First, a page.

Dirt Road, Gravel Road, and Paved Road Managers
Sometime back in 2010, while hanging around Google Ventures one day, I had a brief conversation with a entrepreneur where I picked up maybe the most useful metaphor I've ever come across in assessing leaders for tech companies. It tears me up that I can't remember who this entrepreneur was to give him credit for it, though he actually was quoting a conversation he once had with Umang Gupta, one of the first 20 employees at Oracle and the current CEO of Keynote Systems. So – blanket statement – this idea did not originate with me, it's third hand so it's probably inaccurate and in this day and age everyone is making shit up all over the internet and not giving credit anyway so who cares.
This entrepreneur told me that back in the day he had interviewed with Mr. Gupta. “Before we go any further,” Gupta asked, “I need to know what type of manager you are: a Dirt Road manager, a Gravel Road manager, or a Paved Road manager?” I thought this was an awesomely simple way to frame one of the hardest candidate assessment problems in technology recruiting: can someone from a bigger company succeed at a startup? And vice versa?
I've never met Mr. Gupta, but this is how I've translated this idea. And Umang if you're reading this, hit me up on LinkedIn, I'd love to hear it from the source.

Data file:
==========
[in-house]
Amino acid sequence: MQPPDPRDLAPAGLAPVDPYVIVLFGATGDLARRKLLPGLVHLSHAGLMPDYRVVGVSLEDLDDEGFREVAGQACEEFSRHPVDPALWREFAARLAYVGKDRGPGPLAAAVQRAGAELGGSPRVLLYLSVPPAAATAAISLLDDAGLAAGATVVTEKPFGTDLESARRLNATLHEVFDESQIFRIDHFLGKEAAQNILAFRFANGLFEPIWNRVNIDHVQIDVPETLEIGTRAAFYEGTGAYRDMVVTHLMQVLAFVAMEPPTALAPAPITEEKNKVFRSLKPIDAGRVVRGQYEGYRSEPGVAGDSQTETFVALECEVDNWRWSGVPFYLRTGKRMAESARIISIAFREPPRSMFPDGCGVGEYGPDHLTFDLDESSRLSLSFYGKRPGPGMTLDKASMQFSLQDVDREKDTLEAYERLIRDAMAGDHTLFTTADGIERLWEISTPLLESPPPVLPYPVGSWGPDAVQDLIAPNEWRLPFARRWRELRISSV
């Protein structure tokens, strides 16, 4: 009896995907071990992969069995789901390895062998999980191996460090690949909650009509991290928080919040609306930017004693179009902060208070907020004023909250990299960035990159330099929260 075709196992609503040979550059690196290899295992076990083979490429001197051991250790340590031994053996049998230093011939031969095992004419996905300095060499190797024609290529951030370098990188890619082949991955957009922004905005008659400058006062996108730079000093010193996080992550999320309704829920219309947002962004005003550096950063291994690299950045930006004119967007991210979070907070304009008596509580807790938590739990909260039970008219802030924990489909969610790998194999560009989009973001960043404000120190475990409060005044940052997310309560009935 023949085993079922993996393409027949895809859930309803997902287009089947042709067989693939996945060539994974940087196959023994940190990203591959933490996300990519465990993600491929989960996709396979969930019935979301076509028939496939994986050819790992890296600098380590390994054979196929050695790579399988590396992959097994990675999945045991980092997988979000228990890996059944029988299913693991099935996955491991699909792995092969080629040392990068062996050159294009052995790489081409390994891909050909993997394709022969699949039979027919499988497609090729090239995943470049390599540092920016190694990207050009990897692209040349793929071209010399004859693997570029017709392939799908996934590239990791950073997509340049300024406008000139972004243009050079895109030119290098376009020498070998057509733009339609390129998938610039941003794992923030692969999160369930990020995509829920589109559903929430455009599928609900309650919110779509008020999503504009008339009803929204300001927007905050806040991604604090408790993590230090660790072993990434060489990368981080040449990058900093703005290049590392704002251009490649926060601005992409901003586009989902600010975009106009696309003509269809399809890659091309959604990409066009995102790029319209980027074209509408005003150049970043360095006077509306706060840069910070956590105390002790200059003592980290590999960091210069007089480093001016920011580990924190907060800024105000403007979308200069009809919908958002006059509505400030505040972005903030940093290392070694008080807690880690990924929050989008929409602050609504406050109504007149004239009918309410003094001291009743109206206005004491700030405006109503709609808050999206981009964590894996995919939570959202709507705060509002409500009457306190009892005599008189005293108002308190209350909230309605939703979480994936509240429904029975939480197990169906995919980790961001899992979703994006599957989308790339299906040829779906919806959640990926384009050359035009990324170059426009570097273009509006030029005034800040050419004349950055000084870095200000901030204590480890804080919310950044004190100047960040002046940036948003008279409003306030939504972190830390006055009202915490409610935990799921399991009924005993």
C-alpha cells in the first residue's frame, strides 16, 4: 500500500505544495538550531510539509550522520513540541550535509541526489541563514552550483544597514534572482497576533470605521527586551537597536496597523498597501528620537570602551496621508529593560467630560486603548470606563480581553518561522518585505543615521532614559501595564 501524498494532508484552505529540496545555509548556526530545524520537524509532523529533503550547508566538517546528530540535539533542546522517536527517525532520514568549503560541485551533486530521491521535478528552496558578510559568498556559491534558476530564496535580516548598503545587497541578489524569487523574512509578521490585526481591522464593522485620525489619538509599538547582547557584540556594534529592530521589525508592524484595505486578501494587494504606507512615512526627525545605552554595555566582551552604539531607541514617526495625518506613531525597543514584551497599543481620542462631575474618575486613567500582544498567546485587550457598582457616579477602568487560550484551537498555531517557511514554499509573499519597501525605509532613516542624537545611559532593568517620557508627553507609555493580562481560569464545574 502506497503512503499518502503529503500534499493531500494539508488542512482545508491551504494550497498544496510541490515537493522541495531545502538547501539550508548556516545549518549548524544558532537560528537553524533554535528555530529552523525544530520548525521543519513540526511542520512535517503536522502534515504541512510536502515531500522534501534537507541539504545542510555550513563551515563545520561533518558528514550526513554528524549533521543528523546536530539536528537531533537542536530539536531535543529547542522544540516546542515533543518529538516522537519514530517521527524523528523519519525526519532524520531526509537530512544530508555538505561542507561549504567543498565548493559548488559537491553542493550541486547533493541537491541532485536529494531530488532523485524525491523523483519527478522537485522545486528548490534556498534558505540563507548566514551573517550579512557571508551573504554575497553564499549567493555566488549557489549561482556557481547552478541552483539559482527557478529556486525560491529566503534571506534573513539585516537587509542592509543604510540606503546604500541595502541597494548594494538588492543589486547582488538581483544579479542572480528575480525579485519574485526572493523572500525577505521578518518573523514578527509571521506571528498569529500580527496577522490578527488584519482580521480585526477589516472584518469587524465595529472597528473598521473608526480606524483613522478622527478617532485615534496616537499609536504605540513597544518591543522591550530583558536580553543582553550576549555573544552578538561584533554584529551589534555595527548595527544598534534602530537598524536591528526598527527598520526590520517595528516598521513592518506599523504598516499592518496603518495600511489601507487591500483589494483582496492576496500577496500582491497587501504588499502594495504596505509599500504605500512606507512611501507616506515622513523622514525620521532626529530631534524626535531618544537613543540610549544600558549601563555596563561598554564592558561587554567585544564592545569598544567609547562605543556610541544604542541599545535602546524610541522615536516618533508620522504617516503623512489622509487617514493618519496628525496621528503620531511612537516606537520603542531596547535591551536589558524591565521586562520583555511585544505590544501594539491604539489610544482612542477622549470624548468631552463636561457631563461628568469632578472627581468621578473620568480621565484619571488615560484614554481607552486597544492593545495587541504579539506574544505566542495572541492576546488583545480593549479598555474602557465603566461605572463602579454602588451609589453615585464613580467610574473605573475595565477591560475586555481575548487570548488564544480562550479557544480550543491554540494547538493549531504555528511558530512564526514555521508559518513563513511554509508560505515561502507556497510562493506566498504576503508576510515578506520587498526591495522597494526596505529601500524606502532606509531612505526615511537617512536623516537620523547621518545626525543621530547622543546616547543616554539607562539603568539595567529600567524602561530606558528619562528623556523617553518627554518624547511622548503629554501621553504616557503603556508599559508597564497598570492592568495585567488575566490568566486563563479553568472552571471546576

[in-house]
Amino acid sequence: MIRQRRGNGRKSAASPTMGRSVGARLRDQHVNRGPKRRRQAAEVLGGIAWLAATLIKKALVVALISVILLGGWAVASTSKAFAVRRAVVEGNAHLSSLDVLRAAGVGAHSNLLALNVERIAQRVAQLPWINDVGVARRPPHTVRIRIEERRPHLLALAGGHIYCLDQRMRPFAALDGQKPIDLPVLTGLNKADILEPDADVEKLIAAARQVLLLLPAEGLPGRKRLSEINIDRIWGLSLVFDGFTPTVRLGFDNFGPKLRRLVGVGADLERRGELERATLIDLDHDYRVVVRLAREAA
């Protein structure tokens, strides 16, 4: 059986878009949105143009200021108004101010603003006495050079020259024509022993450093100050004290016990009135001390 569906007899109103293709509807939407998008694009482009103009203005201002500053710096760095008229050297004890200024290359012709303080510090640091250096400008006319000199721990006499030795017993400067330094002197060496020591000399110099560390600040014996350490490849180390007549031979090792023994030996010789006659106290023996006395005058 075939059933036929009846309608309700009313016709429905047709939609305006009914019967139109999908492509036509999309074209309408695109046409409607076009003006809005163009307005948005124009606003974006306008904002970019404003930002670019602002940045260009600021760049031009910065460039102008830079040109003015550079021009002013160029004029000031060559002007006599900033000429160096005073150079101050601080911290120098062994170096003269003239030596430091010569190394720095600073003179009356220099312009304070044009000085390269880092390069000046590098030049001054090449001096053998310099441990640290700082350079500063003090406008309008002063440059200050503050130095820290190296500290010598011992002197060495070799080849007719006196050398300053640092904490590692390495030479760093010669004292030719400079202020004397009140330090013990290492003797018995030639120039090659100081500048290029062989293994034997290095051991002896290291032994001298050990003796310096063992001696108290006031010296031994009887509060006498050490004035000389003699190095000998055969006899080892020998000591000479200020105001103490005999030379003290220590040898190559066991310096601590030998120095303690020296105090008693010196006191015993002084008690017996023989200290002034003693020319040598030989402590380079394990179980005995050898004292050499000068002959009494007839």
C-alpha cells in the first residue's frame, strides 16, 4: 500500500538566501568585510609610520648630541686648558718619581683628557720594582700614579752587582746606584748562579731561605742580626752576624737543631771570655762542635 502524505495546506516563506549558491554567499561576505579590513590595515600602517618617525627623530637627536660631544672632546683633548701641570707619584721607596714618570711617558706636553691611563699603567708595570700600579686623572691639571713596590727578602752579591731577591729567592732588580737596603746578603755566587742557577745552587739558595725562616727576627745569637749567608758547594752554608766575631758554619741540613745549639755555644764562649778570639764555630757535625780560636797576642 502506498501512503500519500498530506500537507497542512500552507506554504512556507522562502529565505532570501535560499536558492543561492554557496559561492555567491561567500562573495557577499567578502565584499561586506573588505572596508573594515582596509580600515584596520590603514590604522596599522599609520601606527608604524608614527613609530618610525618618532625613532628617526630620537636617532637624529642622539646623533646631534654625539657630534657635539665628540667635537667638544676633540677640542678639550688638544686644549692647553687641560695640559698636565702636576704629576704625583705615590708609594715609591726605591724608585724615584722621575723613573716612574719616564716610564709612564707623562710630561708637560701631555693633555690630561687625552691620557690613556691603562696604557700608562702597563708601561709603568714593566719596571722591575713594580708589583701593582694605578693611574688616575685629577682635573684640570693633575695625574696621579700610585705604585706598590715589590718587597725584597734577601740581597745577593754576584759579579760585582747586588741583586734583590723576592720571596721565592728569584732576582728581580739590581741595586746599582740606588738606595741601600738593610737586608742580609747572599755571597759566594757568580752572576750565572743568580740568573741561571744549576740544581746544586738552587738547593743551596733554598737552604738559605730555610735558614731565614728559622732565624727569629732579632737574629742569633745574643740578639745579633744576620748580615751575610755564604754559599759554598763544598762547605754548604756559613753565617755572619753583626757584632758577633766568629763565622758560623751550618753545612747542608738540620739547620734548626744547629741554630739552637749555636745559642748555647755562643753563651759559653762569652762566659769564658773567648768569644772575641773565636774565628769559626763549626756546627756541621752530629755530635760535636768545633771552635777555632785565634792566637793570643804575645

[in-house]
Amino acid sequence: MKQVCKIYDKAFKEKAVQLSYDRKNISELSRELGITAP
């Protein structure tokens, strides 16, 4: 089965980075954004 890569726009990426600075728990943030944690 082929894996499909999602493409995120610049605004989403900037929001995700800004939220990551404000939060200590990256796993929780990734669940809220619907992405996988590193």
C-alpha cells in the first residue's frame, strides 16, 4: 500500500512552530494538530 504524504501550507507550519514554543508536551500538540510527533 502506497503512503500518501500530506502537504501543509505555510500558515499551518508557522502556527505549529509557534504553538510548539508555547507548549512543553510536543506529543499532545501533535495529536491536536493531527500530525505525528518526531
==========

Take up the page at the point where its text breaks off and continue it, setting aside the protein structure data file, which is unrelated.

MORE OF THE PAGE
Dirt Road Manager: When driving in the wilderness, there are no places to stop and ask for directions, no other cars to follow. The goal is to keep moving forward without breaking down or getting lost and this is accomplished by making lots of adjustments very quickly. A Dirt Road manager thrives in an environment where there is no guidance and everything is hard because it's being done for the first time – a situation often found at an angel phase startup or in starting a new line of business.
This independence requires a certain fearlessness, with a healthy dose of hardheadedness and recklessness. There are few startup enterprises worth talking about that didn't begin with some decisions that flew in the face of common sense or what everyone else was thinking. I equate this to the person driving a car down a dirt road with – let's be honest – no idea where they're going, but it just feels right and they're going to figure it out. In the workplace, all the “you can't”, “that won't work”, “show me the data”, “someone else already tried that” just gets steamrolled by the Dirt Road manager. They're on a mission.